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Bank of England’s Carney says UK reliant on buoyant consumers

By David Milliken and Andy Bruce | LONDON

Bank of England Governor Mark Carney said on Monday that he would keep a close eye on British consumers this year to see if their buoyant mood since June’s Brexit vote persists in the face of higher inflation.

Britain had one of the world’s fastest-growing advanced economies last year, but the central bank has forecast growth will slow in 2017 as inflation rises above target in response to sterling’s slump since the European Union referendum.

In his first speech of 2017, delivered at the London School of Economics, Carney said there were signs that British growth was relying more heavily on consumer spending – rather than investment or exports – which boded poorly for the future.

“Growth is expected to remain below past averages for the next few years. One corroborating indicator of this potential deceleration is that the UK expansion is increasingly consumption-led,” he said in a text provided by the BoE.

The central bank governor said evidence from the past 25 years showed that consumption-led expansions were generally weaker than broader-based ones, as they often became dependent on ever-higher rates of borrowing.

“At present, households appear to be entirely looking through Brexit-related uncertainties,” Carney said, adding that developments in consumer spending and borrowing would be an important factor for the BoE to watch this year and beyond.

British consumer borrowing grew by almost 11 percent in the year to November, its fastest pace since 2005, and earlier on Monday a charity warned of a big increase in calls from people worried about their debts compared with a year earlier.


Carney stuck close to the line on monetary policy that the central bank set out after its November and December policy meetings, and economists expect no change in rates in the wake of next month’s quarterly forecast update.

“The indication is that the Monetary Policy Committee is currently comfortable with its neutral stance,” IHS Markit chief UK economist Howard Archer wrote to clients after the speech.

The BoE cut rates to a record low 0.25 percent in August and started a six-month programme of government bond purchases to boost an economy which appeared to be entering a slump after June’s vote to leave the EU.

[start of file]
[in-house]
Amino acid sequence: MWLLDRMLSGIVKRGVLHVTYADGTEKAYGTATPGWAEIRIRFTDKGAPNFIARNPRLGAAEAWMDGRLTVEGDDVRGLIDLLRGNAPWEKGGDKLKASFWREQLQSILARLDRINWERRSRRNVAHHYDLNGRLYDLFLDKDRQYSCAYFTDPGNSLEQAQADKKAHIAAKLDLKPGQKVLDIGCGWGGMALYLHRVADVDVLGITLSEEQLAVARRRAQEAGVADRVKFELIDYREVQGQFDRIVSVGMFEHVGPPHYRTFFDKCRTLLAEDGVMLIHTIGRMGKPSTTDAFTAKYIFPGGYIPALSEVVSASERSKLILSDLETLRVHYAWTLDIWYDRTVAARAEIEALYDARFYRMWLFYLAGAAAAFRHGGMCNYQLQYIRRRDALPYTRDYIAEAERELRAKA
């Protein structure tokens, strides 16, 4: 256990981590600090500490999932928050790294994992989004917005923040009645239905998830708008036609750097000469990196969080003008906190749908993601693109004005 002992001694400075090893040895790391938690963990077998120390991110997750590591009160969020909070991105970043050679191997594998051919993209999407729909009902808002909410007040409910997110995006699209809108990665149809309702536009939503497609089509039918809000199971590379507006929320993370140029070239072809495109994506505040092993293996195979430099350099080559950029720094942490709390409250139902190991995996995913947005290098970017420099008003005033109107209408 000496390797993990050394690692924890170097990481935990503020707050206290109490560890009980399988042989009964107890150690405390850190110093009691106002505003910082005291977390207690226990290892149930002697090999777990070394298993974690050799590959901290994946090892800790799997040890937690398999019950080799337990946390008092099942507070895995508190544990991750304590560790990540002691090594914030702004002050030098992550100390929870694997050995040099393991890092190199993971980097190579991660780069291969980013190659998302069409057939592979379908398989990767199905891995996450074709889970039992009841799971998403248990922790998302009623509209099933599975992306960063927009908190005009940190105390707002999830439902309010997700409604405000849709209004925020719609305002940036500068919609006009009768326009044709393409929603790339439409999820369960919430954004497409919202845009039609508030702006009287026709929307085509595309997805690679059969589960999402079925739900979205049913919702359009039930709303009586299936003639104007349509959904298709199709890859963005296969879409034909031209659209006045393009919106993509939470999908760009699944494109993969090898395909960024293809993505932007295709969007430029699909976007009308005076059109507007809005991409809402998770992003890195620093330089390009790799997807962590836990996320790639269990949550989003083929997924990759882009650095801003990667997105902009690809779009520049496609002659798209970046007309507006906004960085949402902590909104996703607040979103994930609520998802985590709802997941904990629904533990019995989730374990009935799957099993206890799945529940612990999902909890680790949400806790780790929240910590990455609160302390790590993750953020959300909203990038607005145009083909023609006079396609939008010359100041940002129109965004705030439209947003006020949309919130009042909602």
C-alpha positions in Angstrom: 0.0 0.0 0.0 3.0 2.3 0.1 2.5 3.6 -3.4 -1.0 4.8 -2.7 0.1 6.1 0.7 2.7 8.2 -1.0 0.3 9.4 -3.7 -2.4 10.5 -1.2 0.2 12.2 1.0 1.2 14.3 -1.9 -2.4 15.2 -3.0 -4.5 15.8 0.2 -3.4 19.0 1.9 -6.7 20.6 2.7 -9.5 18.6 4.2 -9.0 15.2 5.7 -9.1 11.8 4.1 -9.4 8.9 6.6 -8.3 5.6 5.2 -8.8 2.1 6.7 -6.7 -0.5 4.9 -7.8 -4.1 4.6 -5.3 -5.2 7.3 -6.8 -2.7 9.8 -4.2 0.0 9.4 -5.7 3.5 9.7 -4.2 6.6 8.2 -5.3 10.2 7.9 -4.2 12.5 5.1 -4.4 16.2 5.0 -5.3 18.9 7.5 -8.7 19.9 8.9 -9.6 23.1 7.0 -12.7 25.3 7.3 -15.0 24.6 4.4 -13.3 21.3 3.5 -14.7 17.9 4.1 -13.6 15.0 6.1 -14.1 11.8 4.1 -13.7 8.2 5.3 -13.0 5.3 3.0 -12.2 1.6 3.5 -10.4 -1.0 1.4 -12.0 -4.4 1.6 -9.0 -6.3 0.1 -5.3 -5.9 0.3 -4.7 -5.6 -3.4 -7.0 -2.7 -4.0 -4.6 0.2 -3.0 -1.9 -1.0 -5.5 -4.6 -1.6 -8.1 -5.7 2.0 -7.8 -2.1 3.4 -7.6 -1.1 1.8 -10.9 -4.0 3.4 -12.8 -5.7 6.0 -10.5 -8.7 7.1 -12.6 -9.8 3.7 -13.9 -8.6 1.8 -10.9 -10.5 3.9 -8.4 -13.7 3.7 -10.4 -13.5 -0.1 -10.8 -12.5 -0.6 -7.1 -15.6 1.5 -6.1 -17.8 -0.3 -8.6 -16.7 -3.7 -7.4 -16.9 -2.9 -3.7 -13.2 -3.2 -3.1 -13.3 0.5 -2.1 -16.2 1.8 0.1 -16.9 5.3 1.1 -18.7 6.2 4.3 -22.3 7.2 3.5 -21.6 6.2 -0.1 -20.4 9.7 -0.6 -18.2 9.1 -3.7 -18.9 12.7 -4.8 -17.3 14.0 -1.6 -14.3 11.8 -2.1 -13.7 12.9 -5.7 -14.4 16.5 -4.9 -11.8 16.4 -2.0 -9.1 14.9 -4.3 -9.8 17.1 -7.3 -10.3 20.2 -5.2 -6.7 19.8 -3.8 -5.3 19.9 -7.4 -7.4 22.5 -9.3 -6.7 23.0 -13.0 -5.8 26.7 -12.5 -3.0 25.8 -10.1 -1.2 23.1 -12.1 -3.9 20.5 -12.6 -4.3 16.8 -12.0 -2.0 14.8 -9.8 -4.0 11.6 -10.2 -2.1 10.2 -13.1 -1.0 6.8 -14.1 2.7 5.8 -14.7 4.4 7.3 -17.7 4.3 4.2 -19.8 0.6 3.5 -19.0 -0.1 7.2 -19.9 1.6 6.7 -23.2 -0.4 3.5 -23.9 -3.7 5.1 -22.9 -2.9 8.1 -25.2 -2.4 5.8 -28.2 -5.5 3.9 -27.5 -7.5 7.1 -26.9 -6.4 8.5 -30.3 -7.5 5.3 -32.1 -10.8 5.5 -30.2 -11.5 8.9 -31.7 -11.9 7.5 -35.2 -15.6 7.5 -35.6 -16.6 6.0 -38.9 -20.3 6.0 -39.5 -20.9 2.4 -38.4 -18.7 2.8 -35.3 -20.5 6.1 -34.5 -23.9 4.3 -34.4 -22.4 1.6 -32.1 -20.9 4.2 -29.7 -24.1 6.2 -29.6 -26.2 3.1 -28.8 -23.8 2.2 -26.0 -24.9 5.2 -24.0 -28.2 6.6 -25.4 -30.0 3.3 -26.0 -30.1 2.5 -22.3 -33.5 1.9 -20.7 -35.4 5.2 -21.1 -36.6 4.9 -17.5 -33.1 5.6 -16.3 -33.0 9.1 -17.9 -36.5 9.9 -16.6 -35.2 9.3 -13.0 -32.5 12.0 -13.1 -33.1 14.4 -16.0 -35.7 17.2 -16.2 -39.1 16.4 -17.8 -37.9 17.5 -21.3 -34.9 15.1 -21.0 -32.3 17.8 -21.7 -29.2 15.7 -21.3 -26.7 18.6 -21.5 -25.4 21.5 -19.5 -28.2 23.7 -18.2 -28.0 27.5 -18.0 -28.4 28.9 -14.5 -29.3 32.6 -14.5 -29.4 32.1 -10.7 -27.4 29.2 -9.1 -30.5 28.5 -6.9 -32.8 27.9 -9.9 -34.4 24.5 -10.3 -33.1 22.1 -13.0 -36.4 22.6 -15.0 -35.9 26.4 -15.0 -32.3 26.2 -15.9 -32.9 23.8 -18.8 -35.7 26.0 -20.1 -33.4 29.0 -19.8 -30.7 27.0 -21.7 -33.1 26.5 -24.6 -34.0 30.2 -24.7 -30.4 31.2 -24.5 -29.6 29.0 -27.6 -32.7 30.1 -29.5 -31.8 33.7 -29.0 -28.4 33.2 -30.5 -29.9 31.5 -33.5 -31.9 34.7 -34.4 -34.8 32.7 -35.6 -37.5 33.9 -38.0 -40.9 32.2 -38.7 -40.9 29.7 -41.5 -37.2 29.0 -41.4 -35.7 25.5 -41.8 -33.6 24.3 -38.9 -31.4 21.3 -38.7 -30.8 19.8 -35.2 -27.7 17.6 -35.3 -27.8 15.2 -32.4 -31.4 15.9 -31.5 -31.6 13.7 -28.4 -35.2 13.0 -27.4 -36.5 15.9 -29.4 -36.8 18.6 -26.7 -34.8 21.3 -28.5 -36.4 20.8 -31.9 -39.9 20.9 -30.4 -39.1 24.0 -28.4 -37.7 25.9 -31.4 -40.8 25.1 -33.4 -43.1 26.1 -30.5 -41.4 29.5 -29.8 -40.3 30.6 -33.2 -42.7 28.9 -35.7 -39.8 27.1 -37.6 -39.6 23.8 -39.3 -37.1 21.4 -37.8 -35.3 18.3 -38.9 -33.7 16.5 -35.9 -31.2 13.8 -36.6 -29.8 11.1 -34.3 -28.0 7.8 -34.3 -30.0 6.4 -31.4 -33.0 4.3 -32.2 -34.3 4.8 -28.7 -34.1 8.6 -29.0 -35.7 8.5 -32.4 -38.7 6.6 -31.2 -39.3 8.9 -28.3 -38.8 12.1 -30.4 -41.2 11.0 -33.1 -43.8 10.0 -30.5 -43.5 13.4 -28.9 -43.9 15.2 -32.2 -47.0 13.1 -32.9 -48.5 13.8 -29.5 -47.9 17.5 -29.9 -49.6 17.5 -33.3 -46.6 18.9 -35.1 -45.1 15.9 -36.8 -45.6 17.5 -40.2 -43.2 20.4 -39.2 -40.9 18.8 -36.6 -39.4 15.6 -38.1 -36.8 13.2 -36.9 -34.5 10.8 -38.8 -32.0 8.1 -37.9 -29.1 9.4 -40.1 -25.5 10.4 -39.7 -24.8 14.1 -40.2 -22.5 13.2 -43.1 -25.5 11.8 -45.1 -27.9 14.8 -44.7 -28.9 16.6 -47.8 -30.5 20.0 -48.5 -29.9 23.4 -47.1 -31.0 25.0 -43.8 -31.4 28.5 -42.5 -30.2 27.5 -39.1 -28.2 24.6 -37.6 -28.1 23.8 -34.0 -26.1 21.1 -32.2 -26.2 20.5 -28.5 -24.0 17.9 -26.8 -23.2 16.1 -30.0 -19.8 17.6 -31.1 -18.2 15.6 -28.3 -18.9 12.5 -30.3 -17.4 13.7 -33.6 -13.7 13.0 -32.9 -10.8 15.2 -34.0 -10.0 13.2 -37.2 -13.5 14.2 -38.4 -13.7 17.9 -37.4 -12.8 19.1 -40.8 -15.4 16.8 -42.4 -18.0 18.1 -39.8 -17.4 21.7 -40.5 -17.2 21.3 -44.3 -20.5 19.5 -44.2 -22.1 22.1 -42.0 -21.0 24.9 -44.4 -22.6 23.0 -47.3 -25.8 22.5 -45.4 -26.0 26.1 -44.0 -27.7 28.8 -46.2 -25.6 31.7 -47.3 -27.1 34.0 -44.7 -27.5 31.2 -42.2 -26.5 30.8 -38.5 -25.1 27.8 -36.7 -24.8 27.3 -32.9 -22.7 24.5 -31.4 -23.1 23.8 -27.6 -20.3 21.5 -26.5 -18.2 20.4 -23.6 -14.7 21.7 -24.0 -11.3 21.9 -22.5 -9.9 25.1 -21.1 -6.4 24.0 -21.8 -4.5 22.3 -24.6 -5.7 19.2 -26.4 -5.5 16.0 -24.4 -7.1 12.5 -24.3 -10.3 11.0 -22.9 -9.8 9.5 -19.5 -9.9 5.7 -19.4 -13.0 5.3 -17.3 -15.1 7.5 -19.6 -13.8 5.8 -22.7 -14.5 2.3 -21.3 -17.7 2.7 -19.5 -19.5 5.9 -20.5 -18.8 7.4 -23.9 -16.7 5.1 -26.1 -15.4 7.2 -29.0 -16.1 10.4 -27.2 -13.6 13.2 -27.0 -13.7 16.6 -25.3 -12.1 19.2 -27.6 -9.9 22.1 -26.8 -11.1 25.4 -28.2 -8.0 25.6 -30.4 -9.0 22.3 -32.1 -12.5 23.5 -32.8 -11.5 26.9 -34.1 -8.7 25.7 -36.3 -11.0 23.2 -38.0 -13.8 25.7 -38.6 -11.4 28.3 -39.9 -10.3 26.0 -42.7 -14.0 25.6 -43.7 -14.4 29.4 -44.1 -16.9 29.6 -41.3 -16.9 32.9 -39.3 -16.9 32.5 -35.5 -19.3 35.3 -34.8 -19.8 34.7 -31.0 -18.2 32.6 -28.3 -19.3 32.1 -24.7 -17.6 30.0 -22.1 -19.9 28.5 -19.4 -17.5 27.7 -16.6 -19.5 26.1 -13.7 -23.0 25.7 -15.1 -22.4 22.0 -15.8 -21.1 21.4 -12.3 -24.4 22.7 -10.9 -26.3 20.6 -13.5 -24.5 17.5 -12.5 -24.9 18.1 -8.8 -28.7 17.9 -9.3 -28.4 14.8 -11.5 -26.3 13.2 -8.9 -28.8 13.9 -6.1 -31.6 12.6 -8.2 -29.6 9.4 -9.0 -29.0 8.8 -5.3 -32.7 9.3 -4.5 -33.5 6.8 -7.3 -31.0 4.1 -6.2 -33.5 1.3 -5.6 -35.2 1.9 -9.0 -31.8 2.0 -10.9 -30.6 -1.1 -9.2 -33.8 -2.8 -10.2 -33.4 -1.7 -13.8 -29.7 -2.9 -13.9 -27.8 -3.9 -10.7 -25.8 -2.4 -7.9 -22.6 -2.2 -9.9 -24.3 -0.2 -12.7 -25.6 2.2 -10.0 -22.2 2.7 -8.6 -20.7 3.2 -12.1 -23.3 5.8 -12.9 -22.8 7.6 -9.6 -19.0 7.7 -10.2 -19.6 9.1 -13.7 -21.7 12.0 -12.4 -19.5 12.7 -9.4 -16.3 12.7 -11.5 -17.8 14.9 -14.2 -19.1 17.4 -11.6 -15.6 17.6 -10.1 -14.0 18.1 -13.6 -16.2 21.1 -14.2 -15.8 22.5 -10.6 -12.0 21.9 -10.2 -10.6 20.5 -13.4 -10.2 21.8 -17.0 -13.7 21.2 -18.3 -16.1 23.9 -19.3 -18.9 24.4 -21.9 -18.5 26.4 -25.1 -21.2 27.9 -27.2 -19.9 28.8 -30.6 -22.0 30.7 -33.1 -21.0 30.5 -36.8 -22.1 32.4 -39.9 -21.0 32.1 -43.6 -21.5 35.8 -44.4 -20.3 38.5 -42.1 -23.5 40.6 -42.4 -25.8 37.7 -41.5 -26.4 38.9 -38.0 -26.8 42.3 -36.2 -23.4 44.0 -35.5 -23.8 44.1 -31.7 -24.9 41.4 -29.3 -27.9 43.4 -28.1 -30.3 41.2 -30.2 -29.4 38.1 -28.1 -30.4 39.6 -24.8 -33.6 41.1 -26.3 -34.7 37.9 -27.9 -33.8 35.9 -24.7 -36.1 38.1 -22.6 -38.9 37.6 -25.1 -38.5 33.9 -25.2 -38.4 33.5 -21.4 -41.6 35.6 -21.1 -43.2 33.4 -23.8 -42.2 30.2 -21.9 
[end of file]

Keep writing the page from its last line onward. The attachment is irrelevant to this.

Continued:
However, the economy subsequently performed much more strongly than economists expected. In November, the BoE dropped plans to cut rates further, and next month policymakers will need to decide whether to extend the bond purchase programme.

“Monetary policy can respond, in either direction, to changes to the economic outlook as they unfold to ensure a sustainable return of inflation to the 2 percent target,” Carney said, adding that the BoE was willing to tolerate a limited overshoot of its inflation target.

In November the BoE forecast 1.4 percent growth for 2017, after growth of around 2 percent in 2016. The BoE expects consumer price inflation will exceed 2.7 percent by the end of this year – up from 1.2 percent in November 2016 – due to a near-20 percent fall in sterling against the dollar.

Sterling fell below $1.20 to one of its lowest levels in the past 30 years on Monday due to fears Prime Minister Theresa May will prioritise curbing immigration over retaining close economic ties with the EU when she sets out her approach to Brexit talks in a speech on Tuesday.

In a question and answer session after the speech, Carney declined to comment on the latest move or outlook for the currency, merely noting that the exchange rate moved up and down.

(Additional reporting by Alistair Smout; Editing by Alison Williams)

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